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Monday, November 26, 2018 by Jessi Devenyns

Historic Landmark Commission postpones case for not following the process

For over a year, the Historic Landmark Commission has been going back and forth over the plans for the back lot of the Stanley Homestead at 1809 Newton St.

“What we’re seeking is the Certificate of Appropriateness for the new construction that we are contemplating,” explained William Hodge, the architect representing the applicant at the Nov. 19 meeting of the commission. “To the layperson, they would not even know they’re (the historic home and the proposed new construction) on the same property.”

Partially this has to do with the fact that last year the applicant was able to secure the relocation of the historic outbuilding closer to the main homestead structure, which allowed for more room to construct new homes.

Even with these assurances for maintaining historic appearance, the commissioners were not impressed with the plans or how they came in front of the commission. “This subdivision (of the back lot) was made without the Certificate of Appropriateness,” said Commissioner Kevin Koch. He brought up the Google Maps street view to show that the lot is already subdivided and the plots are listed as available.

Commissioner Beth Valenzuela agreed, saying, “I think it’s unfortunate that they’re this far along in the process and just now understanding that they have to go through the Certificate of Appropriateness process.”

In fact, few of the commissioners had sympathy for the applicant’s unconventional approach to having the building plans approved for this historic property after putting the individual properties up for sale. A Certificate of Appropriateness is required for all non-routine maintenance exterior work on a historic property, including alterations to the visual appearance of a site or building facade. A building permit is not released until approval of the certificate.

Not only had the applicant never applied for a Certificate of Appropriateness for his plans, but the commission had never seen any of the building plans before the Nov. 19 meeting. According to the rules for obtaining a Certificate of Appropriateness, a building permit application copy must be available for review by the Historic Landmark Commission to ensure that site plans conform to all applicable zoning regulations.

Instead, in committee meetings, commissioners indicated that they had merely discussed how to move the historic outbuilding off the north side of the subdivided lot in order to preserve it and allow for some sort of construction outside of the critical root zones of the heritage trees that dot the site. There were no specific plans presented in those meetings.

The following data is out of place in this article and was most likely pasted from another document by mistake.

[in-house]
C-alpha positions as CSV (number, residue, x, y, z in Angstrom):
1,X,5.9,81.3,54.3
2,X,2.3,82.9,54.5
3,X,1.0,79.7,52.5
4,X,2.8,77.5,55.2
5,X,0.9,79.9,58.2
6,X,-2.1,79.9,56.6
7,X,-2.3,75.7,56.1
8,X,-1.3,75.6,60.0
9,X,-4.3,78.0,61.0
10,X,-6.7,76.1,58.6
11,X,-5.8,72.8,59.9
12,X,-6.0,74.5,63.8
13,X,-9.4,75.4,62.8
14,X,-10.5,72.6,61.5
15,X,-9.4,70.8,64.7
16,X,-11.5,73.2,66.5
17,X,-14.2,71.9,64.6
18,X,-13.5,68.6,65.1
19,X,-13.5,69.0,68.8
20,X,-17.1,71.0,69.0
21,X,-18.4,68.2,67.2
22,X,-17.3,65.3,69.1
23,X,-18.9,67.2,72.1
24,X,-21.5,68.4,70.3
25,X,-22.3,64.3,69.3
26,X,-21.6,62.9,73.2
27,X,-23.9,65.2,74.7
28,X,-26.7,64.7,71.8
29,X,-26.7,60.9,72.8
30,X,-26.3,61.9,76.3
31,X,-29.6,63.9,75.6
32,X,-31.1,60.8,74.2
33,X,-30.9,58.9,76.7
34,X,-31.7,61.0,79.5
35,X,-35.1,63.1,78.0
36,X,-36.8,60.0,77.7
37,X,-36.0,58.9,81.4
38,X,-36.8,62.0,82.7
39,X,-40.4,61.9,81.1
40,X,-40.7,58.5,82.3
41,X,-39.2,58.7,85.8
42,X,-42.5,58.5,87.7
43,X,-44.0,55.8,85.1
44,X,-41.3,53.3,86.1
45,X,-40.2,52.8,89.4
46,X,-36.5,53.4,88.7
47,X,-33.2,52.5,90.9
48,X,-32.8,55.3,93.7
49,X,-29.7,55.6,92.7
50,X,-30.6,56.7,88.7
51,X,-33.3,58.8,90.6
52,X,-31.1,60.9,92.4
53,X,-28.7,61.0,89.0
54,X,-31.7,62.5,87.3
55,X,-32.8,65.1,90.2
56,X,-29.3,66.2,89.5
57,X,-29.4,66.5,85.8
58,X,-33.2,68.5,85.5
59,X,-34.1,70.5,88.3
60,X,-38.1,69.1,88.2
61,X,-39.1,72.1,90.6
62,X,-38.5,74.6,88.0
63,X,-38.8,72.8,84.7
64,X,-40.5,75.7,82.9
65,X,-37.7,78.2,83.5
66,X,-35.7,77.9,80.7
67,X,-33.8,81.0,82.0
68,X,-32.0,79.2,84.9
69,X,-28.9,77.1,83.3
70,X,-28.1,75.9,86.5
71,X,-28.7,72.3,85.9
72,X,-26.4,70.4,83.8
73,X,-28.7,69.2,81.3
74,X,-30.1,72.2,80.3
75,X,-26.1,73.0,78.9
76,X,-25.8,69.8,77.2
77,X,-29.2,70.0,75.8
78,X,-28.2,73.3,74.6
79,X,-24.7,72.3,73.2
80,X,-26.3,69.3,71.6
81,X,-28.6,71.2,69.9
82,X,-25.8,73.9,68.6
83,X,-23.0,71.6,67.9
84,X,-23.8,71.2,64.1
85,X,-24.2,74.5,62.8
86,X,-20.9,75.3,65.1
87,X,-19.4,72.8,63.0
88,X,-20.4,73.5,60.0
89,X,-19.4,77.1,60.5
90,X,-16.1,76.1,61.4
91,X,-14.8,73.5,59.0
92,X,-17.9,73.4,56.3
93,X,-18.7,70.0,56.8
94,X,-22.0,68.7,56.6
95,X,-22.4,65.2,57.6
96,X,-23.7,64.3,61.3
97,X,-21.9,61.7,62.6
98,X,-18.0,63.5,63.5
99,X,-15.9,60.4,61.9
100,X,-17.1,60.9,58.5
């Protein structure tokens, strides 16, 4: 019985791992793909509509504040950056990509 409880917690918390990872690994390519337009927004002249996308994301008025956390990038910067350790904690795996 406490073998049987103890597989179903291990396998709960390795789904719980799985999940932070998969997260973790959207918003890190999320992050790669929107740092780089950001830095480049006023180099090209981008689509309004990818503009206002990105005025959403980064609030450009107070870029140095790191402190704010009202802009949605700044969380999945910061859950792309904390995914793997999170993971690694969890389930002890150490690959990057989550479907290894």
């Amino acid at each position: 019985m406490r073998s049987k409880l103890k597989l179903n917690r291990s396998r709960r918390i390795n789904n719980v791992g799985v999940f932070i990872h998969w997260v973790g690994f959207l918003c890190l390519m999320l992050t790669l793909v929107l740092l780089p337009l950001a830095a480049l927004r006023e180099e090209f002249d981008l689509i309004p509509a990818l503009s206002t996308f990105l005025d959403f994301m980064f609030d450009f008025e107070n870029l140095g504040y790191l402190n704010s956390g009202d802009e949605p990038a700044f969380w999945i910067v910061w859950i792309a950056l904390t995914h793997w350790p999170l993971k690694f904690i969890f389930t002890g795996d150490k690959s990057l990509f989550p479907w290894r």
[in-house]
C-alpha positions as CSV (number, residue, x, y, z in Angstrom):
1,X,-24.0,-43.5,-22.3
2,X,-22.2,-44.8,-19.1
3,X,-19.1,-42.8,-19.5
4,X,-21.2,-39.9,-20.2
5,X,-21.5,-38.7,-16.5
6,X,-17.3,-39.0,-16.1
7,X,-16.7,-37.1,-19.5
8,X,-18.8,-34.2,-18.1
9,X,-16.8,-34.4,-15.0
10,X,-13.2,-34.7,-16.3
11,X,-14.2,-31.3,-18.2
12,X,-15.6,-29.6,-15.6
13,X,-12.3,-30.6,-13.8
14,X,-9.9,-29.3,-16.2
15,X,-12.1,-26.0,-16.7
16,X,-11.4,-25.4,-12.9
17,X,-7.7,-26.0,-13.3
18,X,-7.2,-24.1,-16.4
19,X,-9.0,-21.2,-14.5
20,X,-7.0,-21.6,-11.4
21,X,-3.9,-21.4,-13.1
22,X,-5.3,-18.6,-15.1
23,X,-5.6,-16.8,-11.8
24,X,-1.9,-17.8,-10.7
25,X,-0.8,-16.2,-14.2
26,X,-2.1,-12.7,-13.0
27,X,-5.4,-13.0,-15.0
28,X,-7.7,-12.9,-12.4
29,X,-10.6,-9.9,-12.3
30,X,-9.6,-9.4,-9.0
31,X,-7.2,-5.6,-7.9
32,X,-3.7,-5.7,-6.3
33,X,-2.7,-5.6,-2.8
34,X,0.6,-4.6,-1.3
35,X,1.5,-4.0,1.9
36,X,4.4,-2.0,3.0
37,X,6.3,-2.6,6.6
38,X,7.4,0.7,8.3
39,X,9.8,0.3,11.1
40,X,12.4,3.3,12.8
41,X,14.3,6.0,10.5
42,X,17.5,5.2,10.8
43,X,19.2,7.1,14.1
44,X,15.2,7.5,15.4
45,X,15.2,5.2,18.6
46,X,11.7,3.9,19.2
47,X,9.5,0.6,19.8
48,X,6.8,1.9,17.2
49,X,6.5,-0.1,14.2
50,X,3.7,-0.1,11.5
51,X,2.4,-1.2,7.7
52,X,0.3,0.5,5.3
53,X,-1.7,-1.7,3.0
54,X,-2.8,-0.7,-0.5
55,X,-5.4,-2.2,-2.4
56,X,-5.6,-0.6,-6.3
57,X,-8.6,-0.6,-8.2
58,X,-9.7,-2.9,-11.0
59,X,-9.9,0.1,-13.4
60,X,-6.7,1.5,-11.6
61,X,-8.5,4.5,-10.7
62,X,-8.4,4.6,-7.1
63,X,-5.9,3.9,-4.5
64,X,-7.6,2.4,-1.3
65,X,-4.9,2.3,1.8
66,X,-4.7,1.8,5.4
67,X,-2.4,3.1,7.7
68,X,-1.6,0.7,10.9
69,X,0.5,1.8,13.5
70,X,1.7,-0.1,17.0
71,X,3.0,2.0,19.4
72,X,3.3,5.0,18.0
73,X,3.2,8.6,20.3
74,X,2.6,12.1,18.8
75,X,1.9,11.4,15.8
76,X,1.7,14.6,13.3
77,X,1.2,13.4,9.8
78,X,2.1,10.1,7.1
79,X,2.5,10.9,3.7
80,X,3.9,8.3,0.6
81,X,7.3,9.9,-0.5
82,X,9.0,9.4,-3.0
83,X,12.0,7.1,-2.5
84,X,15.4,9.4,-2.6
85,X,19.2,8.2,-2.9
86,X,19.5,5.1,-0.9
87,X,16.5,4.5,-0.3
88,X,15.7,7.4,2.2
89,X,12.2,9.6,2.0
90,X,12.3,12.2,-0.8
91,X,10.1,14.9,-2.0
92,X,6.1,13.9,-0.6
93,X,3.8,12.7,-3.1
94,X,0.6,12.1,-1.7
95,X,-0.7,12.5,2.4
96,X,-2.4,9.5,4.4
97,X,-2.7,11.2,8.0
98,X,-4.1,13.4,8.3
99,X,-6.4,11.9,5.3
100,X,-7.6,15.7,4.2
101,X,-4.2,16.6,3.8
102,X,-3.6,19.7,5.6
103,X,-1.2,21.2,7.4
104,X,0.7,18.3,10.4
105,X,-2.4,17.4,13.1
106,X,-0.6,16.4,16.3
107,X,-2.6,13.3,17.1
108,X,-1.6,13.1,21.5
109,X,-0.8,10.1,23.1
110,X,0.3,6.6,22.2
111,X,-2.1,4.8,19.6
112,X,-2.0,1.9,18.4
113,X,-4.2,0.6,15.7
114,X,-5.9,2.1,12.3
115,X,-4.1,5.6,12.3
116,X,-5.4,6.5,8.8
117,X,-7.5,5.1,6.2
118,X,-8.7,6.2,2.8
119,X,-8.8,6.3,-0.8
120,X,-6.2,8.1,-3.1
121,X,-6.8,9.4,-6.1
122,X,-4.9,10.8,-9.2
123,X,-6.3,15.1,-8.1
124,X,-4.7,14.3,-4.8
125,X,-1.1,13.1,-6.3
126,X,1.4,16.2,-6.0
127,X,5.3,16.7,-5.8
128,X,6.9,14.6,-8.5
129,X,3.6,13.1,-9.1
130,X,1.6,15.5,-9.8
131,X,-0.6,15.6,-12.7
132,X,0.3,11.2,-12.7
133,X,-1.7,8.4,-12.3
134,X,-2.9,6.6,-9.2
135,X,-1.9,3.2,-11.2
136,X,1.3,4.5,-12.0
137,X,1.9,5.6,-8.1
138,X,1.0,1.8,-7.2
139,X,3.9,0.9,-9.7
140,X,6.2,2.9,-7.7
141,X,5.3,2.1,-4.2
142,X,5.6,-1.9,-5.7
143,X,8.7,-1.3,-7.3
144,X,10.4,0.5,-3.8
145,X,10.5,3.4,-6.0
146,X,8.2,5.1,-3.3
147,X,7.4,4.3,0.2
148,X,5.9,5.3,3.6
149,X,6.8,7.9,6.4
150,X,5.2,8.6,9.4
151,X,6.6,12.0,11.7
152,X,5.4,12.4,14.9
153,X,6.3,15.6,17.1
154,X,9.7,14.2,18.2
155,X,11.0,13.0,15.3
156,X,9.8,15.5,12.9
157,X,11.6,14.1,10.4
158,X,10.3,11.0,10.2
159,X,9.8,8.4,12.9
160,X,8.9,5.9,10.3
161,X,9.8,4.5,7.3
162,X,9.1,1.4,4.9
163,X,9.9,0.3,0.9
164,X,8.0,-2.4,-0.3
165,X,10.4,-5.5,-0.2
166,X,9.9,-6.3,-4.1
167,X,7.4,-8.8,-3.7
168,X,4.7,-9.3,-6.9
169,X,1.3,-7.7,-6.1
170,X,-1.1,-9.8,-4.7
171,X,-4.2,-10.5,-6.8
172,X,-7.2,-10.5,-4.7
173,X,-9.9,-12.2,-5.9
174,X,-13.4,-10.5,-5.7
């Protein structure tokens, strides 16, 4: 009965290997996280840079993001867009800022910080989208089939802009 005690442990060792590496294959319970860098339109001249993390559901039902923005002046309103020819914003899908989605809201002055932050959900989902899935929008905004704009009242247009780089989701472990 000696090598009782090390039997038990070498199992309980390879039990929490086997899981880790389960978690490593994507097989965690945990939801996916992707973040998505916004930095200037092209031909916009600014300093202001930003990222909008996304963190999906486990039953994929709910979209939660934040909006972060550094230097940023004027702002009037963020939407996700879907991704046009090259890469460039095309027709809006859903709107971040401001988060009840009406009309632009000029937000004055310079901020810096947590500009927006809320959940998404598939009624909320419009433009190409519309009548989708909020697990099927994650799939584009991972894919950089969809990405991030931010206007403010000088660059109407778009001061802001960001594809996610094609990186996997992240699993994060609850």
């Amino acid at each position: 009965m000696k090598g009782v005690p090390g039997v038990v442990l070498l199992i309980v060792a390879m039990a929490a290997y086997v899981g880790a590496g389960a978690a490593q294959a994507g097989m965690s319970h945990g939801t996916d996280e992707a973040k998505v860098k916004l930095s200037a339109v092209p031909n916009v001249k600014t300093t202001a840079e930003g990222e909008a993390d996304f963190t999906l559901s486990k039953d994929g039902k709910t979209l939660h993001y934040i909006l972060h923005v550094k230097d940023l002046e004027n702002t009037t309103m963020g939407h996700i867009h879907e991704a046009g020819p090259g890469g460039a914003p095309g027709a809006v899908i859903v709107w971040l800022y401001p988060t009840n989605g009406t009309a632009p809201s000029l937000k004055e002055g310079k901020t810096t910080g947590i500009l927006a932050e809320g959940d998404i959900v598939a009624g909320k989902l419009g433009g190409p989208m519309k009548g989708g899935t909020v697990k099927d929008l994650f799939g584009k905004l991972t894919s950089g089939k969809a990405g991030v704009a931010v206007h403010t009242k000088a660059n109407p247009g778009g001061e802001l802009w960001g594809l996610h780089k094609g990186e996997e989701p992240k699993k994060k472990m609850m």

What was presented at the meeting for consideration was a condo regime with two units and an accessory dwelling unit, or ADU.

Commissioner Terri Myers said that the plans were “entirely inappropriate” because due to the size, scale and design of the proposed buildings, “The plans for new construction don’t respect the history.”

Historic Preservation Officer Steve Sadowsky took a different stance, saying, “This does not really compromise the historic character.” Notes from staff on the application do say that they recommend that the applicant “reduce the square footage of the proposed houses … maintaining the spatial relationship between the historic landmark house and the historic landmark outbuilding.”

Still, Commissioner Koch argued that the primary concern is not the design of the new construction, but how closely it encroaches on the historic south side of the divided lot. “My particular concern right now is how far unit one comes within 15 feet of the (original) house in the back,” said Koch.

Partially, this placement choice has to do with the number of trees on the site making over 50 percent of the lot unbuildable, according to Commissioner Alex Papavasiliou. “If it’s a question of aesthetic it’s one thing, but these guys are kind of stuck in a sense,” he said.

The argument that the applicant used to defend his upside-down approach to the process – saying that the designs met the specifications of the city arborist and also remain an appropriate distance from the historic structure – didn’t hold any water for the commissioners, who pointed out that as professional builders they should be fully aware of how to approach designing new-build homes on any lot, especially a historic one.

“This is why we insisted on the (historic) zoning,” said Commissioner Myers. Sadowsky noted that if the Certificate of Appropriateness was approved for the proposed design, the applicant would seek to remove the historic zoning on his portion of the property, which has been in effect since 2000.

The commissioners unanimously voted to postpone the hearing until next month so that they would have the time to review the full designs and comment on them before approving a Certificate of Appropriateness.

Photo courtesy of the city of Austin.

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Key Players & Topics In This Article

Historic Landmark Commission: The city’s Historic Landmark Commission promotes historic preservation of buildings and structures. The commission also reviews applications and permits for historic zoning and historic grants.

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